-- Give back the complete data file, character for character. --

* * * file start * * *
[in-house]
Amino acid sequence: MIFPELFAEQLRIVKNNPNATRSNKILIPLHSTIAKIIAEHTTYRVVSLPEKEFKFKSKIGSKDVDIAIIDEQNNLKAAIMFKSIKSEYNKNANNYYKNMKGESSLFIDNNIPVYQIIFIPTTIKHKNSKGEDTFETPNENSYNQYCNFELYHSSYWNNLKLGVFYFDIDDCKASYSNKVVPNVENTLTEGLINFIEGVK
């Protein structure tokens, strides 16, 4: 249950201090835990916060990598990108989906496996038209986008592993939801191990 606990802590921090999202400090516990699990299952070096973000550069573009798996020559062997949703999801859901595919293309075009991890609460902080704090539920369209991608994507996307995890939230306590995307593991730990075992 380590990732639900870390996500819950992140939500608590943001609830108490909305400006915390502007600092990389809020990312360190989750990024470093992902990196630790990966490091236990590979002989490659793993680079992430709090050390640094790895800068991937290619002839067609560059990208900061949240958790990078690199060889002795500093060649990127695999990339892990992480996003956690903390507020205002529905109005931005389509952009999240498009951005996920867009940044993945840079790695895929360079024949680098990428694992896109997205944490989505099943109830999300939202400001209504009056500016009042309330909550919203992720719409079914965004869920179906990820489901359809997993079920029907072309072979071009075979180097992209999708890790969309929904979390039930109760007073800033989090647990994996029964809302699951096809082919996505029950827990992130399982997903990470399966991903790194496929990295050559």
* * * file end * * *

[in-house]
Amino acid sequence: MIFPELFAEQLRIVKNNPNATRSNKILIPLHSTIAKIIAEHTTYRVVSLPEKEFKFKSKIGSKDVDIAIIDEQNNLKAAIMFKSIKSEYNKNANNYYKNMKGESSLFIDNNIPVYQIIFIPTTIKHKNSKGEDTFETPNENSYNQYCNFELYHSSYWNNLKLGVFYFDIDDCKASYSNKVVPNVENTLTEGLINFIEGVK
């Protein structure tokens, strides 16, 4: 249950201090835990916060990598990108989906496996038209986008592993939801191990 606990802590921090999202400090516990699990299952070096973000550069573009798996020559062997949703999801859901595919293309075009991890609460902080704090539920369209991608994507996307995890939230306590995307593991730990075992 380590990732639900870390996500819950992140939500608590943001609830108490909305400006915390502007600092990389809020990312360190989750990024470093992902990196630790990966490091236990590979002989490659793993680079992430709090050390640094790895800068991937290619002839067609560059990208900061949240958790990078690199060889002795500093060649990127695999990339892990992480996003956690903390507020205002529905109005931005389509952009999240498009951005996920867009940044993945840079790695895929360079024949680098990428694992896109997205944490989505099943109830999300939202400001209504009056500016009042309330909550919203992720719409079914965004869920179906990820489901359809997993079920029907072309072979071009075979180097992209999708890790969309929904979390039930109760007073800033989090647990994996029964809302699951096809082919996505029950827990992130399982997903990470399966991903790194496929990295050559």